Improving literacy and numeracy in north-east Nigeria thanks to innovative teaching methodology

Teaching at the right level improves literacy and numeracy skills of conflict-affected children.

Fatima Shehu, Monitoring and Reporting Officer, UNICEF Nigeria
A woman writing on the blackboard
29 November 2021

Hauwa Saidu and Bawa Zara Shehu have many things in common. Both are survivors of armed conflict in north-east Nigeria and both are public school teachers who struggled to get children in their respective schools to progress at the same pace.

The duo often felt frustrated with the teacher-centred methodology prescribed by the existing teachers’ training curriculum. No matter how hard they tried, the teachers could not get all learners to equally understand their subjects.

Left with no other trick in her bag, “I would simply move on to the next chapter once one or a few of my pupils seemed to have an understanding,” said Saidu. “I just assumed the other learners who were unable to understand were incapable,” said Shehu.

Two women smiling
Hauwa Saidu and Bawa Zara Shehu

But after a two-week Teaching at the Right Level (TaRL) methodology training organised by UNICEF and the Borno State Universal Basic Education Board (SUBEB), Saidu and Shehu now know better. The training, funded by the Global Programme for Education (GPE) and the Bank of Germany (KfW), is helping teachers across Borno, Adamawa and Yobe states realise that existing teaching methods are not child-centred, and to take approaches that are more effective to improve literacy and numeracy skills.

“It was the best and most interesting training I have ever had,” said an excited Shehu, who has been teaching for 12 years.

TaRL entails assessing and re-grouping children based on their learning levels, as opposed to the current practice of using a child’s age and height to determine an appropriate class. This way, children who are ahead of others are not held back in their learning, and vice versa.

The approach was first piloted in Borno State in 2018 for six months, with two hours a day dedicated to teaching basic reading and numeracy skills using the local language. 

The results were impressive. Pupils who could not read the alphabet dropped from 68 per cent to 17 per cent, and children in grades 4-6 who could read a paragraph of four lines in the local Hausa language increased from 14 per cent to 45 per cent. In numeracy, children who were proficient in subtraction increased from 11 per cent to 59 per cent.

The approach has now been adapted with materials developed in Kanuri and Fulfulde, which are the major local languages in Borno and Adamawa States, to expand access to more children.

Shehu is faced with overcrowding in her classroom and is often unsure how to manage her learners. With TaRL, she now knows how to organise the children and ensure that learning takes place.

“Having already assessed my pupils, I simply cluster them into subgroups based on their capabilities, give them tasks and appoint the strongest among them to lead the group, while I supervise,” she explained.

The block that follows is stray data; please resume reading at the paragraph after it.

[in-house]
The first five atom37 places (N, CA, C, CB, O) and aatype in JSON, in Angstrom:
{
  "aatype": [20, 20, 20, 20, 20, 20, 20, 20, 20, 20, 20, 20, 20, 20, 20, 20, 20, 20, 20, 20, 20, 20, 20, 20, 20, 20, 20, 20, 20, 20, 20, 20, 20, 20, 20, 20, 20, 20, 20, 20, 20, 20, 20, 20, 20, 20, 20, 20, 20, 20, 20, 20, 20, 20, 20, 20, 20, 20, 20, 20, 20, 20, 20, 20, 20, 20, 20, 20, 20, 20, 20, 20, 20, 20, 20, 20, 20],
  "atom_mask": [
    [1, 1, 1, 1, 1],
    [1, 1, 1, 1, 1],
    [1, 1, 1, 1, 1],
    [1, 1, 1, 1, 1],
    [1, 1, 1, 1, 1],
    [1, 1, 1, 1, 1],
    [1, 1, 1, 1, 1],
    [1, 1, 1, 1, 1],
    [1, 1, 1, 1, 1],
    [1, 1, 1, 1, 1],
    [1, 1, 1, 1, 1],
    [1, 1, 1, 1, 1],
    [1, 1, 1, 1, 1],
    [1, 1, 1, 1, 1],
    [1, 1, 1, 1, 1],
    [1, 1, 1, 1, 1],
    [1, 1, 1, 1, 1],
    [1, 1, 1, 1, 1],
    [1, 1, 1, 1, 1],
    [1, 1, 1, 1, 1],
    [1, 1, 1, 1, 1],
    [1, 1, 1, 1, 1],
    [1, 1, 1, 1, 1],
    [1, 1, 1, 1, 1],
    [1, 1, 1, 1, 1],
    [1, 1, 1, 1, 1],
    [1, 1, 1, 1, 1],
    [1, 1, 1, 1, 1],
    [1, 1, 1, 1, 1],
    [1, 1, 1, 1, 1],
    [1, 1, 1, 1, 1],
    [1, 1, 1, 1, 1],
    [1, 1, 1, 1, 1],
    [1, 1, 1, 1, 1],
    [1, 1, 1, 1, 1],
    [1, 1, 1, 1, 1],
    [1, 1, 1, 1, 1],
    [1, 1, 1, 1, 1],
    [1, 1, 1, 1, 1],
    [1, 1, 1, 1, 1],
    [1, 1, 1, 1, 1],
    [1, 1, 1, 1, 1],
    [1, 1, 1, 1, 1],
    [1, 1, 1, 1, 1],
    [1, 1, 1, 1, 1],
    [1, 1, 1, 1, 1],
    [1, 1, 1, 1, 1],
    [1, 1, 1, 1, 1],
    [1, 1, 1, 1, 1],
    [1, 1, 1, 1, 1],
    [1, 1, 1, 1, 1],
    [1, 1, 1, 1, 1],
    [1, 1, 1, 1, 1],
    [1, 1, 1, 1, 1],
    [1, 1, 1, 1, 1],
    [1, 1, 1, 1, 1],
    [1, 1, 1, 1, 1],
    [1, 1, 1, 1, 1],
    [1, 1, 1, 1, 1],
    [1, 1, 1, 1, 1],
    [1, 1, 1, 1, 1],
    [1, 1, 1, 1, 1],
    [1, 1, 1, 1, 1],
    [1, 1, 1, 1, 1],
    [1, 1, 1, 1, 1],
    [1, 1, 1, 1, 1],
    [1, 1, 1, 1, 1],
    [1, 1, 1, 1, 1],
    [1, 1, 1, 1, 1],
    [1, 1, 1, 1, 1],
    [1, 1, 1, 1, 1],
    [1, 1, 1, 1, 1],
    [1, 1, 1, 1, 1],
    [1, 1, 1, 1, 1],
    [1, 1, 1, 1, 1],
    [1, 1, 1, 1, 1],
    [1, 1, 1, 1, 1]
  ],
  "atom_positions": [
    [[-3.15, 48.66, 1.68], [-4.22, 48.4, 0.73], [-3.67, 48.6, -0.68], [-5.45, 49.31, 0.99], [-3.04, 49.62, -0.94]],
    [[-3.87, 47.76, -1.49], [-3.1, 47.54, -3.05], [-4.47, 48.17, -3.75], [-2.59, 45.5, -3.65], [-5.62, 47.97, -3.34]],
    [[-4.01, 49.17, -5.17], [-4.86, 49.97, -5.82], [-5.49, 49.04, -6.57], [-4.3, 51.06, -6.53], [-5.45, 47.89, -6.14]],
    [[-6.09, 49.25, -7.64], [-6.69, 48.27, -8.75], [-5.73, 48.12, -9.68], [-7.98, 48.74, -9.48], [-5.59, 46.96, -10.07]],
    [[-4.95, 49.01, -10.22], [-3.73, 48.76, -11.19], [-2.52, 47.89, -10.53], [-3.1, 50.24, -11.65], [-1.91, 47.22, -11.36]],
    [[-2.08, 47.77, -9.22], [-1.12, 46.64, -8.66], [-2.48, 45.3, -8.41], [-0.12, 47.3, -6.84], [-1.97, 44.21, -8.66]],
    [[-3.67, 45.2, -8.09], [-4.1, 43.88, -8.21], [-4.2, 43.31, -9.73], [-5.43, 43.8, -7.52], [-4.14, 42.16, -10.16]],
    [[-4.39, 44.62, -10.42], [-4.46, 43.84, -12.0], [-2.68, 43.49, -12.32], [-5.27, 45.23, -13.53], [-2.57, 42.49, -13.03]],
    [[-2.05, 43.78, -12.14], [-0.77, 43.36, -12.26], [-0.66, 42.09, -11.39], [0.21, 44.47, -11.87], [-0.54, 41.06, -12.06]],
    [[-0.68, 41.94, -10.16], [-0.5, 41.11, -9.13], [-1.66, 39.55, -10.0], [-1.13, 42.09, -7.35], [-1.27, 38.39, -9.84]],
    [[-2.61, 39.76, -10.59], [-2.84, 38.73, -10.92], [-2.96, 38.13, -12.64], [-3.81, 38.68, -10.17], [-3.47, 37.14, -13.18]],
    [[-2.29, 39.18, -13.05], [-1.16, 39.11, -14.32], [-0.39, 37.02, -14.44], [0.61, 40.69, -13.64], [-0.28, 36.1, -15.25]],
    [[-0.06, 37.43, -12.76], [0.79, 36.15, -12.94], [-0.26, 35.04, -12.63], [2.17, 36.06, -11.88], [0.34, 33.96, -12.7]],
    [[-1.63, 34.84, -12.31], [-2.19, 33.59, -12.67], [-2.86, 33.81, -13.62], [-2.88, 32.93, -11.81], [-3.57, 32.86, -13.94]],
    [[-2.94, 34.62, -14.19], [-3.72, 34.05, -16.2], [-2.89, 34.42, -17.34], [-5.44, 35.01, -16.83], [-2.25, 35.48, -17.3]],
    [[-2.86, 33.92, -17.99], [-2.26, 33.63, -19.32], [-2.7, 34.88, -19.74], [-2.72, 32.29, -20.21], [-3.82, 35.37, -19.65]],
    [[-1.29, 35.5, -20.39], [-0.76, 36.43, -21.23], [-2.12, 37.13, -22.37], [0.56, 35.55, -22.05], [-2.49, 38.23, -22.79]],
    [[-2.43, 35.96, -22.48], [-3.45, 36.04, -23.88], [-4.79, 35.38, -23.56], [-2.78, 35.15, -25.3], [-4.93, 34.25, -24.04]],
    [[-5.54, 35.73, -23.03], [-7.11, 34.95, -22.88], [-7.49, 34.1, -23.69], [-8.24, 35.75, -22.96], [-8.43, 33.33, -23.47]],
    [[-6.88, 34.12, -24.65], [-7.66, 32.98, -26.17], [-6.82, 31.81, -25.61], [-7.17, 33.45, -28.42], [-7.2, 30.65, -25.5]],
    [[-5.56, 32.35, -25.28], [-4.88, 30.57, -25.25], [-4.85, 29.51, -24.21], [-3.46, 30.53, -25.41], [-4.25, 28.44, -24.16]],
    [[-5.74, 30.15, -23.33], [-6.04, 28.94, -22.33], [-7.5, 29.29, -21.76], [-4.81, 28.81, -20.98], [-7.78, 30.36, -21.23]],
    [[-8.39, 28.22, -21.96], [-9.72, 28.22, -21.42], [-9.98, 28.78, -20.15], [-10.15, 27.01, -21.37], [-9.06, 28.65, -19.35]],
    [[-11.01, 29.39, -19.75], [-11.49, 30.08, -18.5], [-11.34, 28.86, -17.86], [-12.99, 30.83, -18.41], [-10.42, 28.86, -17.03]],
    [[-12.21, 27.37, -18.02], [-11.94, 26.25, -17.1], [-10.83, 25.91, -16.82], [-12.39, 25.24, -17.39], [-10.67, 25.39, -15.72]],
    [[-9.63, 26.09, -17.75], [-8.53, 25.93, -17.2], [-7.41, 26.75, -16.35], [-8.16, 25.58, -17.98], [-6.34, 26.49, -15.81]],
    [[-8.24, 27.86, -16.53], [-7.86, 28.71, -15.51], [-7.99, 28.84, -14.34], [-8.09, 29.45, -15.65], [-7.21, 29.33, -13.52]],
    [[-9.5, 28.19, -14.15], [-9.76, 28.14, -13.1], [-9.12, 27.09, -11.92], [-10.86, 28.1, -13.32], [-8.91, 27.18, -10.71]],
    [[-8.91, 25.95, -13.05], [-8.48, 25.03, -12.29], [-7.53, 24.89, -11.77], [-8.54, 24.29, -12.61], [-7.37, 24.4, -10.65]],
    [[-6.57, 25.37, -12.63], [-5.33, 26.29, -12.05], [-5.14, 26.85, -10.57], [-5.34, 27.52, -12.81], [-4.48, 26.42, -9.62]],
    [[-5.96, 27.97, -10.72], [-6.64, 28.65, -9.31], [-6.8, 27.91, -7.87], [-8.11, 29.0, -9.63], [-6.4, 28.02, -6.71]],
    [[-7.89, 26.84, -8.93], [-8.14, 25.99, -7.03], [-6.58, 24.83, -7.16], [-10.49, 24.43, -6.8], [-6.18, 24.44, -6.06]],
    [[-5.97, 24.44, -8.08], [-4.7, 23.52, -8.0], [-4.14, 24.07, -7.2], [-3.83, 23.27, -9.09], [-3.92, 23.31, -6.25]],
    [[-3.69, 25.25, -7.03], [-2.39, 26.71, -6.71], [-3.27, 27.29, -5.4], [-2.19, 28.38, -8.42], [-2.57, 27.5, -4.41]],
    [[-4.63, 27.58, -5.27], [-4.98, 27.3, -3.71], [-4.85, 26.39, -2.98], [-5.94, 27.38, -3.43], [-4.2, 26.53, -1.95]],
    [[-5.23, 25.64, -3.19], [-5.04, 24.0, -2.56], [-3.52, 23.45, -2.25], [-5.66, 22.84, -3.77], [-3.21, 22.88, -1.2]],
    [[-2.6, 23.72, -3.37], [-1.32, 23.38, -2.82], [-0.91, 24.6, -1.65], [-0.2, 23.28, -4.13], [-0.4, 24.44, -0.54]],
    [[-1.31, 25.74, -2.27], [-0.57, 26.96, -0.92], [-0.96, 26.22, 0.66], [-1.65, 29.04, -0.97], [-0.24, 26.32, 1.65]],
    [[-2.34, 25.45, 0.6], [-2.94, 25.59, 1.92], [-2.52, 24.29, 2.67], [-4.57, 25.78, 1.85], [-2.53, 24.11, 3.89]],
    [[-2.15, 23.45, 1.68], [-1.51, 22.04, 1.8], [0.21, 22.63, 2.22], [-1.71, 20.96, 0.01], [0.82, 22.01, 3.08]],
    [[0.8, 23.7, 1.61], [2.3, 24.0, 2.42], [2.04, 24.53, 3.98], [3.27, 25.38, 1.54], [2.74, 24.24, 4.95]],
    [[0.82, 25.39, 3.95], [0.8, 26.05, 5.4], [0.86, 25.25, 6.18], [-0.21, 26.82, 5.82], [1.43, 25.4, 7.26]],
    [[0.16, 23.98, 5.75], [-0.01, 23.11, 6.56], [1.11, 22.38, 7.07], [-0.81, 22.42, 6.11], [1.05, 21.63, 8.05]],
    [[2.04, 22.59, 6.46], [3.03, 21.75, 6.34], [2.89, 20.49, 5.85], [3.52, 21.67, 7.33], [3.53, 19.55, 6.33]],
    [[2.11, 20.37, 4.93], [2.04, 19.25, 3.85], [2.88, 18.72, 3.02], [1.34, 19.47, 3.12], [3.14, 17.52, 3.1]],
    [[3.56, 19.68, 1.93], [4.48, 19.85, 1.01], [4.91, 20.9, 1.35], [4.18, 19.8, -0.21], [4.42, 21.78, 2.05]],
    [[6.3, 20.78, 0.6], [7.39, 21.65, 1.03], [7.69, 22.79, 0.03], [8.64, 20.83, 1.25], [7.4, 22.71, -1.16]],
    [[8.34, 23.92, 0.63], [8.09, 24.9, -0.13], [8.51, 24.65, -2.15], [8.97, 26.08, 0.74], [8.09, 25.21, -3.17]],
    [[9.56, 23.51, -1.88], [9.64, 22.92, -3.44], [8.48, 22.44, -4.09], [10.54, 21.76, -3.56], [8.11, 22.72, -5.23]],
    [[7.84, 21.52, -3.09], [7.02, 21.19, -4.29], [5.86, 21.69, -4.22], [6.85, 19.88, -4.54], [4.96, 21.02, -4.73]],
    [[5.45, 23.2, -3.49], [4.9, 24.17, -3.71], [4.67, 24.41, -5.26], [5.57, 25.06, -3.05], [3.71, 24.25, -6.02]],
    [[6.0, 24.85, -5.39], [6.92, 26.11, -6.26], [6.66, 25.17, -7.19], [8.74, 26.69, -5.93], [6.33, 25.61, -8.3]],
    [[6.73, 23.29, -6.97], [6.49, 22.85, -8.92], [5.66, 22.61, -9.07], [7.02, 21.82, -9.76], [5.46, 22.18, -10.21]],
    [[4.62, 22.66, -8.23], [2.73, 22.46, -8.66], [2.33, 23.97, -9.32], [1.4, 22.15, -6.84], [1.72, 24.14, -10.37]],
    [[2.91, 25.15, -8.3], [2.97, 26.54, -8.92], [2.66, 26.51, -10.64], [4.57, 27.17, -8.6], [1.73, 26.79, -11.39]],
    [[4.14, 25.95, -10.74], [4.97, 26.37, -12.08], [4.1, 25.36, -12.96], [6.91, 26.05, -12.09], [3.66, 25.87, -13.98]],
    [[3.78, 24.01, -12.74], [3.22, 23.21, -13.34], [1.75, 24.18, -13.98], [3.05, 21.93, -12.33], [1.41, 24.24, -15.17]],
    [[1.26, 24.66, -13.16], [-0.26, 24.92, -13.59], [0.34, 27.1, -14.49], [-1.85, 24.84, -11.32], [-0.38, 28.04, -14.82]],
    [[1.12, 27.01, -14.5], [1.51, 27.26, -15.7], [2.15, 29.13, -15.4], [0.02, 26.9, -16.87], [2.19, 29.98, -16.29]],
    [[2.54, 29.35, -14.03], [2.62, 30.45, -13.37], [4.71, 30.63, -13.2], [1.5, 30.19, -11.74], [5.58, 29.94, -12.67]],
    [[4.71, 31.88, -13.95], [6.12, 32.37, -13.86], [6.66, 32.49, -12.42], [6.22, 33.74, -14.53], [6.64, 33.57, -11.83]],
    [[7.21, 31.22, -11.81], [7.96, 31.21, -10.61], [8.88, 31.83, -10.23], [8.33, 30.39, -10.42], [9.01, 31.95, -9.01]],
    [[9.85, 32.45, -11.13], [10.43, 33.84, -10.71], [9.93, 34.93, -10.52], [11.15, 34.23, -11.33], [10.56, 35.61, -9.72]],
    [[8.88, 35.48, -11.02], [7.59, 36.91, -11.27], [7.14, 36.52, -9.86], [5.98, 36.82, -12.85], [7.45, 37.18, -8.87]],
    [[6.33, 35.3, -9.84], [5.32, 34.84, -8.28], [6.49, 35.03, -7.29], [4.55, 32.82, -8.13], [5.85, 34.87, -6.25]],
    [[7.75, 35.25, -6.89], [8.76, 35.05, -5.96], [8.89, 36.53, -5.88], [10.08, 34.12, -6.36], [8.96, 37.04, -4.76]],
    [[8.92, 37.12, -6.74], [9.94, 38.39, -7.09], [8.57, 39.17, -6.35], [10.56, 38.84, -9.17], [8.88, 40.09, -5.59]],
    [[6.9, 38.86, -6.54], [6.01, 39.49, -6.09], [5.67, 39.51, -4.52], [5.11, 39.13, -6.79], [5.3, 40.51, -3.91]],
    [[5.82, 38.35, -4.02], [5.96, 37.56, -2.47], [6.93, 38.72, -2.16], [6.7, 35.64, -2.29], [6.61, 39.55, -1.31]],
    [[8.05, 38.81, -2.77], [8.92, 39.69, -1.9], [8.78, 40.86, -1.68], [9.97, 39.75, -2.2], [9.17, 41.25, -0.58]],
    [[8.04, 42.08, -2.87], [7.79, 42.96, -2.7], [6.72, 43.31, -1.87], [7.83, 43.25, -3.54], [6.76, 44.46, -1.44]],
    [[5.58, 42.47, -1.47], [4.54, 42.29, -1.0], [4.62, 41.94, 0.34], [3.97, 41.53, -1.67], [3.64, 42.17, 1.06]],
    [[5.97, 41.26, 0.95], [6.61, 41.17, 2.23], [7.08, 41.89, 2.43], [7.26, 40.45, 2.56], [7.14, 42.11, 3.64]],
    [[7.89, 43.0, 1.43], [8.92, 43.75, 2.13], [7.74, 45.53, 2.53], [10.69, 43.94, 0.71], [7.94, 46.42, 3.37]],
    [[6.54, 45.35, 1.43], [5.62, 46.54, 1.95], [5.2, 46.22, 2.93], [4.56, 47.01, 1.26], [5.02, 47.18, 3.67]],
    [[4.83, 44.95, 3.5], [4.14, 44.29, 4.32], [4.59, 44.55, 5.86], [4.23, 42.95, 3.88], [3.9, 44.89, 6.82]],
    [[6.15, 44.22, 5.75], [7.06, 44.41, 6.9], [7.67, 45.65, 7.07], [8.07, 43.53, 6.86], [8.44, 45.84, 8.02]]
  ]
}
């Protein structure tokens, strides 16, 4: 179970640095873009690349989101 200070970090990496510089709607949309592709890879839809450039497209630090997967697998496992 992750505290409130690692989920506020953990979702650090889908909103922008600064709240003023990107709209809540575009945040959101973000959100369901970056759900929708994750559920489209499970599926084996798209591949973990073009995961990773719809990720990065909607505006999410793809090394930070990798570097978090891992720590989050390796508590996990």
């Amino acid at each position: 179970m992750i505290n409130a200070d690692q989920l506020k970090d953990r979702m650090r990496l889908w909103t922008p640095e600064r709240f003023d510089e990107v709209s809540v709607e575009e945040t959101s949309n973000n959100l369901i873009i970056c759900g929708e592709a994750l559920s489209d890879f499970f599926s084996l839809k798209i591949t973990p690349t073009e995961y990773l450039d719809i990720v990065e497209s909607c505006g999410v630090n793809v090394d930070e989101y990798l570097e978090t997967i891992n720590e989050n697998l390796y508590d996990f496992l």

Saidu is equally excited about how she learned to use locally available materials as substitutes for teaching resources.  

“Before, we used to struggle to get teaching materials, but now, we have been taught to improvise with locally available materials like cardboard, sticks, straws and other materials,” she said.

Yaro believes in the great potential TaRL offers in bridging literacy and numeracy gaps among children in north-east Nigeria.

“It can also be used in non-formal settings for out-of-school children to improve their literacy and numeracy skills. Following a couple of activities, improvement is evident within days.’’

The challenge

Data shows literacy rates for north-east Nigeria at 50.5 per cent for boys and 31.8 per cent for girls. In Borno, 74.8 per cent of children aged 4-16 years have never attended school. There is also a decline in the number of schools and enrolment by 58 per cent and 61 per cent, respectively.

A group of people sitting on the floor

The 12-year long insurgency has further worsened the situation, with learning interrupted for a long period of time and the abduction, killing, and maiming of learners and teachers.

But beyond school attendance is the question of quality. Children who enrolled and remained in school showed little or no improvement in the area of literacy, with many unable to write their own names upon completion. This fueled negative perceptions by parents and guardians of formal education being a waste of time.

 “The ability to read and write, and to perform basic operations with numbers, is a necessary foundation and indispensable prerequisite for all future schooling and lifelong learning,” said Yusuf Ismail, UNICEF Education Specialist in north-east Nigeria.

A woman writing on the blackboard

“If foundational learning skills are not developed strongly among children in the early years, they will find it very difficult to catch up in subsequent grades and their academic performance will continue to remain poor in later years, with the risk of dropping out of school altogether. Therefore, it is important to focus on improving basic literacy for children to stay in primary school and transition to junior secondary school levels. This programme is doing just that – and we are already seeing a positive impact,” he said.